Unsurprisingly, when the Civil Unions Bill went before Parliament, the fractured United Future party treated it as a conscience vote. Dunne was one of those who filed out the Noes door. "Various people voted against it for various reasons. I voted against it because I didn’t think it was necessary, but I did vote for the companion [Property] Relationships Bill because I saw that as being a far more critical piece of legislation."

Would Dunne turn the clock back on Civil Unions now? "No I wouldn't, in the sense that Civil Unions are here to stay. I don’t think that the sky has come falling in. It’s part of our evolution, frankly. New Zealand’s changed a lot, even since the passage of the Civil Unions legislation. I think that there are a lot of people now who were vehement opponents of that who say now: 'What was the fuss all about?'"

Dunne seems to genuinely regret the worst excesses of anti-gay rhetoric which characterised his now gone party team mates. "Sometimes you wish you could wind the clock back and do things a little differently, but you don’t have that luxury always."

If times have changed that much, does United Future have any glbt candidates in next month's general election? "To be perfectly honest, I don't know. There may be one who's indicated that, but we don't ask, and I don't frankly find it my business to know. I think a few years ago it would have been a big issue. But I think the number of gay candidates that have been around over the years and who've been elected indicates that the public at large has moved on from a huge concern about that issue and I think that that’s entirely as it should be."

Life for glbt New Zealanders has changed to a remarkable degree over the past two decades, with more visibility, legal changes and a slow move by most sectors of society to be more inclusive, less judgemental. But what does United Future think are important issues that Parliament could still tackle? "I think there's the ongoing issue of the protection and promotion of Human Rights across the board... I don't think that it's under greater or lesser threat than it has been," says Dunne. "I think probably the most pressing issue coming forward as one we will need to address, and I think with a measure of care, is the issue of adoption. At this stage I think that's a debate we have to have. I've got an open mind on it – I think we do need to work our way through that, because it's fairly inevitable that the issue is going to arise, and I don't think we can afford to have a sort of a knee-jerk reaction to it."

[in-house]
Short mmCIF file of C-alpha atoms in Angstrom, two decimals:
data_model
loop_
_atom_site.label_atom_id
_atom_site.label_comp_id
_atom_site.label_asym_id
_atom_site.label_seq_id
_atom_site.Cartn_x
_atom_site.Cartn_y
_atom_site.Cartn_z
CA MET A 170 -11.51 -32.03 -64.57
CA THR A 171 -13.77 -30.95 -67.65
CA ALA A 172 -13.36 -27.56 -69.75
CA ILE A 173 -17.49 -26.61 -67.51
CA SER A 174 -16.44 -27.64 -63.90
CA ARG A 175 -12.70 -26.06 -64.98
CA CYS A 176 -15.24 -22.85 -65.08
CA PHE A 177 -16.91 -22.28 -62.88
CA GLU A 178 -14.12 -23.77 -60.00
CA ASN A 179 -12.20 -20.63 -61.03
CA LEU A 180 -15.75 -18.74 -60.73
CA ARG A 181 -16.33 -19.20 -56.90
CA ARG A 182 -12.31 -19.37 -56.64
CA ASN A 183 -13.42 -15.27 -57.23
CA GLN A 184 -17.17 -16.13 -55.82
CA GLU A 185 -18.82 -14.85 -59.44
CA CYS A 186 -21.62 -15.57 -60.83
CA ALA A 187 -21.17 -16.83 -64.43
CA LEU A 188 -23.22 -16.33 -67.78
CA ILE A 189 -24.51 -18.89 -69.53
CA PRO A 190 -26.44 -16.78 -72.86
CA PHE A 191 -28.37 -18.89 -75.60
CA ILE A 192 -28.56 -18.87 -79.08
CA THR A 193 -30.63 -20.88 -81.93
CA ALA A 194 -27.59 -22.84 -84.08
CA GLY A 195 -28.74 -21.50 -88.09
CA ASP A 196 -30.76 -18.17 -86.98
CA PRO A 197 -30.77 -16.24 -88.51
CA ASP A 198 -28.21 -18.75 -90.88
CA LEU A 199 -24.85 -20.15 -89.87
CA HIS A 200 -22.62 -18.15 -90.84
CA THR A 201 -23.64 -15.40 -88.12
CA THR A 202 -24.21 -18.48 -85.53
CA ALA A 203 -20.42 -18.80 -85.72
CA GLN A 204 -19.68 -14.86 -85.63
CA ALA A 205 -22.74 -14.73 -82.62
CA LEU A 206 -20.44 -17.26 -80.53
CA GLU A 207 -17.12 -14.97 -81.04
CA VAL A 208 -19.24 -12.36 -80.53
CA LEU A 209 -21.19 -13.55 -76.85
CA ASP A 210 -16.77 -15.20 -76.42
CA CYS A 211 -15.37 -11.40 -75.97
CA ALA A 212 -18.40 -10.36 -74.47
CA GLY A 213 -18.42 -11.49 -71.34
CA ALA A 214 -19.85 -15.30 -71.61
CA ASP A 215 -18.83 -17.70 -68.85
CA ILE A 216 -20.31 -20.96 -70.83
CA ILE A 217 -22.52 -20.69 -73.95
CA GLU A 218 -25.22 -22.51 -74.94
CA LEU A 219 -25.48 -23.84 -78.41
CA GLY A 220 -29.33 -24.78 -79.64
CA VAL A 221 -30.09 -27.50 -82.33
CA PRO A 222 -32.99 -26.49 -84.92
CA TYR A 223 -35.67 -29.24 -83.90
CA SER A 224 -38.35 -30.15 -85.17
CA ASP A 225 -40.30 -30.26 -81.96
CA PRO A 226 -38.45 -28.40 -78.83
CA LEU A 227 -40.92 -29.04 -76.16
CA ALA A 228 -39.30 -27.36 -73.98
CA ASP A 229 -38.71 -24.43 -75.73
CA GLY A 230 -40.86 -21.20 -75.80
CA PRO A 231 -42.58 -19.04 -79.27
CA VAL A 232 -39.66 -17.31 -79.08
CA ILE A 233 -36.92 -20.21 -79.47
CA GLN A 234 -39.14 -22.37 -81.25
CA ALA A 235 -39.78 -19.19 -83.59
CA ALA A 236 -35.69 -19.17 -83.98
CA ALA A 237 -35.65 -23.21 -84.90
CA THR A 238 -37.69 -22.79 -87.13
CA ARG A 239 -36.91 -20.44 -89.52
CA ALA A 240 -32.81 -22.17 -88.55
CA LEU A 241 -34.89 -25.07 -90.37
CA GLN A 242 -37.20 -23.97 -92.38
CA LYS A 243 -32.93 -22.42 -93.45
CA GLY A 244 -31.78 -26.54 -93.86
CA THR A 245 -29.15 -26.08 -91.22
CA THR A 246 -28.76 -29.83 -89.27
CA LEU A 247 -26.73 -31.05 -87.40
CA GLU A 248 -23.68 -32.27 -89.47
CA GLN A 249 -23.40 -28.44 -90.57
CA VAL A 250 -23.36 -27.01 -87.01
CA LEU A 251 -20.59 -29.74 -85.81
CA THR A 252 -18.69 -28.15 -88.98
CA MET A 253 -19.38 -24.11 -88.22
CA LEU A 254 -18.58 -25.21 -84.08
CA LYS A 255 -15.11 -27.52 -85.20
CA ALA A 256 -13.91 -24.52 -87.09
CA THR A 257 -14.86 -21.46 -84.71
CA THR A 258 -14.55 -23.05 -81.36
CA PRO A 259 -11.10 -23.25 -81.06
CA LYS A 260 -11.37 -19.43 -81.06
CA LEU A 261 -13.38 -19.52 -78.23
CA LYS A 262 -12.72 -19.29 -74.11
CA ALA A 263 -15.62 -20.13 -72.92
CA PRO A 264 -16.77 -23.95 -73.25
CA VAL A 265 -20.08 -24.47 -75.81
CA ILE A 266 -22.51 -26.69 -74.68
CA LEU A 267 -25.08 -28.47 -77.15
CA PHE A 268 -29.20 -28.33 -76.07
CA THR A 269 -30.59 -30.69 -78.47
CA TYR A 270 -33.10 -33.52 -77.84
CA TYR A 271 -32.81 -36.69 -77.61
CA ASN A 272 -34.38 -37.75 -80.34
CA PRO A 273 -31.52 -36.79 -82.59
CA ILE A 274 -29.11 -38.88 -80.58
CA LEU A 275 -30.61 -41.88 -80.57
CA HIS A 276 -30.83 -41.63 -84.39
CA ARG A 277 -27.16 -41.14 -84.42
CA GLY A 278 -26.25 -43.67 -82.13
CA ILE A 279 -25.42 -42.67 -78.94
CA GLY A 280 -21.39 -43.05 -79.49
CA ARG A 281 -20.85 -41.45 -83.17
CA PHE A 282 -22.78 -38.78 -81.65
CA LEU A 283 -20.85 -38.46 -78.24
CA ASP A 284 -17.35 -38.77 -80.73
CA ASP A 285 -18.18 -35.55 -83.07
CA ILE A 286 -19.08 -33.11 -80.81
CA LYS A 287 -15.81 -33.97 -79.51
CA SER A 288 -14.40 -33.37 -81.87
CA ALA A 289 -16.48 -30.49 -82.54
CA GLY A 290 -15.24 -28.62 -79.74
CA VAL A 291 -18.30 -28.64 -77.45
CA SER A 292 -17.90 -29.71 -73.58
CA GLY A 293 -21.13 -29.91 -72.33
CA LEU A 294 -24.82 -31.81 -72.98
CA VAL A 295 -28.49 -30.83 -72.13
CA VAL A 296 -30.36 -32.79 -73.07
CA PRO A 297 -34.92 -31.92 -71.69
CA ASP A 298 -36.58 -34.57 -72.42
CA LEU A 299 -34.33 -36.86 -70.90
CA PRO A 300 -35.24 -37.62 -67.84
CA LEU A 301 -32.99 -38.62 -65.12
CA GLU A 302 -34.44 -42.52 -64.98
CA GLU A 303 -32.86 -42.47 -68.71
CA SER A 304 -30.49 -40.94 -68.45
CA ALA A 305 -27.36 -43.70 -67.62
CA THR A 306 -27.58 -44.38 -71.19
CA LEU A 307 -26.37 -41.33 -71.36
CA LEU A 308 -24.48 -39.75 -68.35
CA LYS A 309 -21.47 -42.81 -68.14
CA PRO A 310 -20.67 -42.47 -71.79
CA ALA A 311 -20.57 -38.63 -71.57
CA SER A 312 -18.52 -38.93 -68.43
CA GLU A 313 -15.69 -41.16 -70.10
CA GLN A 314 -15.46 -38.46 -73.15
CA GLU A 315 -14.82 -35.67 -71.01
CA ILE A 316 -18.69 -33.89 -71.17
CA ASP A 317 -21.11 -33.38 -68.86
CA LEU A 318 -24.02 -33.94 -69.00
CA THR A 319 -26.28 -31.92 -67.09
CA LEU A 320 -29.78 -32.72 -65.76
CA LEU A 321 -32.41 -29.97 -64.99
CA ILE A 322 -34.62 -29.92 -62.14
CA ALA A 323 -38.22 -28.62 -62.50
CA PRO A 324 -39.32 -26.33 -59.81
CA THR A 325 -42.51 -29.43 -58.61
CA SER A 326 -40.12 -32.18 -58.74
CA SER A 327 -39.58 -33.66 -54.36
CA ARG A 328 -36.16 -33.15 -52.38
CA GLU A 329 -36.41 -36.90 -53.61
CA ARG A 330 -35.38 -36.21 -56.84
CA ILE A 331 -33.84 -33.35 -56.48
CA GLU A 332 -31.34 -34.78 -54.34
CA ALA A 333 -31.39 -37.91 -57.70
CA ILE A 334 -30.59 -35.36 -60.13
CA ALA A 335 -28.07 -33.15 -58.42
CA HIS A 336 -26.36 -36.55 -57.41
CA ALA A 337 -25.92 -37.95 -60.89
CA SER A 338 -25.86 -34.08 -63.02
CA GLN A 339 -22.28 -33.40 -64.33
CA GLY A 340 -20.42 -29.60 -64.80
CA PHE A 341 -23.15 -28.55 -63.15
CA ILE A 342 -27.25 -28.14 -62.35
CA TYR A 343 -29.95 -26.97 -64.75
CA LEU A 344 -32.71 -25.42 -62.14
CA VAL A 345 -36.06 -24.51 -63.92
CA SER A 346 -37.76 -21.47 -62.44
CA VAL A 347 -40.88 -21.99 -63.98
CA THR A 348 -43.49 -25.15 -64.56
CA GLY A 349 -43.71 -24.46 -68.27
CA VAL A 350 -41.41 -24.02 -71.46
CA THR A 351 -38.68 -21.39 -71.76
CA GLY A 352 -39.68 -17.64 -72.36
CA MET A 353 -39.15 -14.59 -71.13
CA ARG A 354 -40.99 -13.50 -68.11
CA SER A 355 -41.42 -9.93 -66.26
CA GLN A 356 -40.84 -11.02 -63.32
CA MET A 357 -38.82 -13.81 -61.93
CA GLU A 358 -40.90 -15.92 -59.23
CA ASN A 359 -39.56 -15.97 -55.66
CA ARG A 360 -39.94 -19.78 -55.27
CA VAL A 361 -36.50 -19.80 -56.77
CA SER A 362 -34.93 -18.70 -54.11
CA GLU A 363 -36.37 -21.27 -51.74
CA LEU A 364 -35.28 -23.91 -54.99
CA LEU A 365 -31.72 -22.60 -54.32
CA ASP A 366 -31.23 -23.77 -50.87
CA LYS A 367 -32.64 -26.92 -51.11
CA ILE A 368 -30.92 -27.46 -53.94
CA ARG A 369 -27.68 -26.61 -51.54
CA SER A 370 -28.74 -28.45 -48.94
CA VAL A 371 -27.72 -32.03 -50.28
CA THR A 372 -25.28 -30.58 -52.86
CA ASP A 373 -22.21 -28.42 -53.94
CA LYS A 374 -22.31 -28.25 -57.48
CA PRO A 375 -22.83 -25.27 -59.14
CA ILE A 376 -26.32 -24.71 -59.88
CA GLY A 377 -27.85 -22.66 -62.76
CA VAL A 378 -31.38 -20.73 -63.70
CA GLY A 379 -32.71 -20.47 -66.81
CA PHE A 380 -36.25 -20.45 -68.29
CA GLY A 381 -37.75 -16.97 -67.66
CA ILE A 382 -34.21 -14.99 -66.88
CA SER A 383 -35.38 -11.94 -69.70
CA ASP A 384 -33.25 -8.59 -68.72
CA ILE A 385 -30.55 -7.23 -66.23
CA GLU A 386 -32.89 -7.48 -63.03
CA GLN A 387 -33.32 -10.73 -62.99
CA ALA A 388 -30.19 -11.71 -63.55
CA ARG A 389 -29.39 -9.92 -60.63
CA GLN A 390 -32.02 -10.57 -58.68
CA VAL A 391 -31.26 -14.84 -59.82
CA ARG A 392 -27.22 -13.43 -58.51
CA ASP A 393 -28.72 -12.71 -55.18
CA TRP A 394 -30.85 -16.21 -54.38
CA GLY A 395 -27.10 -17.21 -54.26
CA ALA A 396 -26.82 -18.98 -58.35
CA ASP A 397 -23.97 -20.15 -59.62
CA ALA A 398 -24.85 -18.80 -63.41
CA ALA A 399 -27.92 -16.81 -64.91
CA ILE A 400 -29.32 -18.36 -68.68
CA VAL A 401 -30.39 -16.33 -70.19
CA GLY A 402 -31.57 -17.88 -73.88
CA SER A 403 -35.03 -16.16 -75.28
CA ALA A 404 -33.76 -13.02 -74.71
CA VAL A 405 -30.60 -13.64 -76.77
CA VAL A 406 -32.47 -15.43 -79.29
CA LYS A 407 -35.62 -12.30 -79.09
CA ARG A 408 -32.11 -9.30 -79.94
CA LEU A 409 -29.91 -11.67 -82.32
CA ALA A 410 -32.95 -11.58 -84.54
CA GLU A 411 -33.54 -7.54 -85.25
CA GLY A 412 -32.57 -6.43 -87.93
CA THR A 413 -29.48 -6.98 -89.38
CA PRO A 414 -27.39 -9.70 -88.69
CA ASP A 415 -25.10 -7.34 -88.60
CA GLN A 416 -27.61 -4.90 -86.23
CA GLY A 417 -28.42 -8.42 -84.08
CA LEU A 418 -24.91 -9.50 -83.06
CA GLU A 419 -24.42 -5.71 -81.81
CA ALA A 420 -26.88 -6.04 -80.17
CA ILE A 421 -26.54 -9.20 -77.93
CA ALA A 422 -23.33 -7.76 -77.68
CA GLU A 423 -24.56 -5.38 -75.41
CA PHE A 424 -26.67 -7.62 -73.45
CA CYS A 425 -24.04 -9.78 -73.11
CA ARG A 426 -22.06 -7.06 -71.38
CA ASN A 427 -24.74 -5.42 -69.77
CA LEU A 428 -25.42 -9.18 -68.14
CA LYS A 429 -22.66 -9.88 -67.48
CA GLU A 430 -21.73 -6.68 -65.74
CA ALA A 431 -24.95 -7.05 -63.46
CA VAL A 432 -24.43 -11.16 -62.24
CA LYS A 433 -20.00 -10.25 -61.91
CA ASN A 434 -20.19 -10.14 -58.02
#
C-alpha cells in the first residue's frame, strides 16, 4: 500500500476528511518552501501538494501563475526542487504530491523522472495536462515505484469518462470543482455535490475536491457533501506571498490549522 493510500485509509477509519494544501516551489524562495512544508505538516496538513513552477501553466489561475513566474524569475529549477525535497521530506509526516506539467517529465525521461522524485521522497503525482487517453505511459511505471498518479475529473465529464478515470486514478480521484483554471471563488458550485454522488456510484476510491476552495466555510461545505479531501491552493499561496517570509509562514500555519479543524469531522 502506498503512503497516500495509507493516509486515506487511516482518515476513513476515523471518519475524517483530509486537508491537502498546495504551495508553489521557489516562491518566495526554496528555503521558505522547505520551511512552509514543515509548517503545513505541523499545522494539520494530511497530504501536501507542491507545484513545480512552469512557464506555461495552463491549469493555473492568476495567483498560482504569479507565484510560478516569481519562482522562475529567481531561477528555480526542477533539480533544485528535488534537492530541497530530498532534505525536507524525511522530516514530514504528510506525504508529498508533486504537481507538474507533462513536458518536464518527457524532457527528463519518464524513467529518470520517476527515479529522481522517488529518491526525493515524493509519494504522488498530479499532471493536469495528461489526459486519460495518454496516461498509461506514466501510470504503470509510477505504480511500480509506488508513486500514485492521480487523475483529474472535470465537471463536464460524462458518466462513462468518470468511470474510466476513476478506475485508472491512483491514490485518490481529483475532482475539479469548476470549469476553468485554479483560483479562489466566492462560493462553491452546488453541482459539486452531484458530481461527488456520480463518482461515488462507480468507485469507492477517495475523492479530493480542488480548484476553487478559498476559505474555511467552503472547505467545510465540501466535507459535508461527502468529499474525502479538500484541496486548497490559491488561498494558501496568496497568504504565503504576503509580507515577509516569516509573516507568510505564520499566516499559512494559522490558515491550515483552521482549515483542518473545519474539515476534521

Dunne sees same-sex adoption as a logical consequence of the passage of the Civil Union legislation. "There are some who will say: 'yes, right, that's exactly as it should be, no problem’; and there will be others who will say: 'this is what we feared would happen all along.’ My point is simply that we need to work our way through things calmly, without ramping it up to the point where all the prejudices start to come into play. It's just a matter of looking at the evidence, it’s a matter of seeing what models work internationally, what can be applied in New Zealand, and what the time frame for any movement in that direction might be. I just think we need to do it in quite a calm and structured way, and I think actually society might be more ready for that now than even five years ago."